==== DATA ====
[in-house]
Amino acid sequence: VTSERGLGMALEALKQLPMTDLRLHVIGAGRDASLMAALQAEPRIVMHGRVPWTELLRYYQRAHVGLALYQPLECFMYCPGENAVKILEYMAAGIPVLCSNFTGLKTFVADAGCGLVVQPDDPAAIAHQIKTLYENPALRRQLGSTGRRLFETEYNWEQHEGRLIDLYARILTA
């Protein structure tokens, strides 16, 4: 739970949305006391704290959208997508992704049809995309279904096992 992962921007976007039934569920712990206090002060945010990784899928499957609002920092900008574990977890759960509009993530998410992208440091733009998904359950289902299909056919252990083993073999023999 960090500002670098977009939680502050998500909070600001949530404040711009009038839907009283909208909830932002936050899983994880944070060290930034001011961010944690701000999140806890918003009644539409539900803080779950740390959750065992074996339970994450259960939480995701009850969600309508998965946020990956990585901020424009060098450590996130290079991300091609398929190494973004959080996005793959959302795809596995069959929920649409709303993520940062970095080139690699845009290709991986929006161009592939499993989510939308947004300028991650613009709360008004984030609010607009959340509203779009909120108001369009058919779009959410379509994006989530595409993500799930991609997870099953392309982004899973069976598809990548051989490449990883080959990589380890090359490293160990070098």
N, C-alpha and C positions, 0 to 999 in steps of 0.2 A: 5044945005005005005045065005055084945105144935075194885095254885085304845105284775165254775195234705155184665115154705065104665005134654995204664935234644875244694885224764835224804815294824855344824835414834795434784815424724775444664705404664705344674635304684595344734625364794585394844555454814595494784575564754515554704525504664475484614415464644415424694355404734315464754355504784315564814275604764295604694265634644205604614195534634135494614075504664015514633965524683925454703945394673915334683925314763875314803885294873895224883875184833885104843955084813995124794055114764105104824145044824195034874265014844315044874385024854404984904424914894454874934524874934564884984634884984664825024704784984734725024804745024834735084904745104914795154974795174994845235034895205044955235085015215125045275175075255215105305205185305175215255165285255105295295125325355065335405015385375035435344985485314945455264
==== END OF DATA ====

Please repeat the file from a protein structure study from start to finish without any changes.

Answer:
[in-house]
Amino acid sequence: VTSERGLGMALEALKQLPMTDLRLHVIGAGRDASLMAALQAEPRIVMHGRVPWTELLRYYQRAHVGLALYQPLECFMYCPGENAVKILEYMAAGIPVLCSNFTGLKTFVADAGCGLVVQPDDPAAIAHQIKTLYENPALRRQLGSTGRRLFETEYNWEQHEGRLIDLYARILTA
């Protein structure tokens, strides 16, 4: 739970949305006391704290959208997508992704049809995309279904096992 992962921007976007039934569920712990206090002060945010990784899928499957609002920092900008574990977890759960509009993530998410992208440091733009998904359950289902299909056919252990083993073999023999 960090500002670098977009939680502050998500909070600001949530404040711009009038839907009283909208909830932002936050899983994880944070060290930034001011961010944690701000999140806890918003009644539409539900803080779950740390959750065992074996339970994450259960939480995701009850969600309508998965946020990956990585901020424009060098450590996130290079991300091609398929190494973004959080996005793959959302795809596995069959929920649409709303993520940062970095080139690699845009290709991986929006161009592939499993989510939308947004300028991650613009709360008004984030609010607009959340509203779009909120108001369009058919779009959410379509994006989530595409993500799930991609997870099953392309982004899973069976598809990548051989490449990883080959990589380890090359490293160990070098």
N, C-alpha and C positions, 0 to 999 in steps of 0.2 A: 5044945005005005005045065005055084945105144935075194885095254885085304845105284775165254775195234705155184665115154705065104665005134654995204664935234644875244694885224764835224804815294824855344824835414834795434784815424724775444664705404664705344674635304684595344734625364794585394844555454814595494784575564754515554704525504664475484614415464644415424694355404734315464754355504784315564814275604764295604694265634644205604614195534634135494614075504664015514633965524683925454703945394673915334683925314763875314803885294873895224883875184833885104843955084813995124794055114764105104824145044824195034874265014844315044874385024854404984904424914894454874934524874934564884984634884984664825024704784984734725024804745024834735084904745104914795154974795174994845235034895205044955235085015215125045275175075255215105305205185305175215255165285255105295295125325355065335405015385375035435344985485314945455264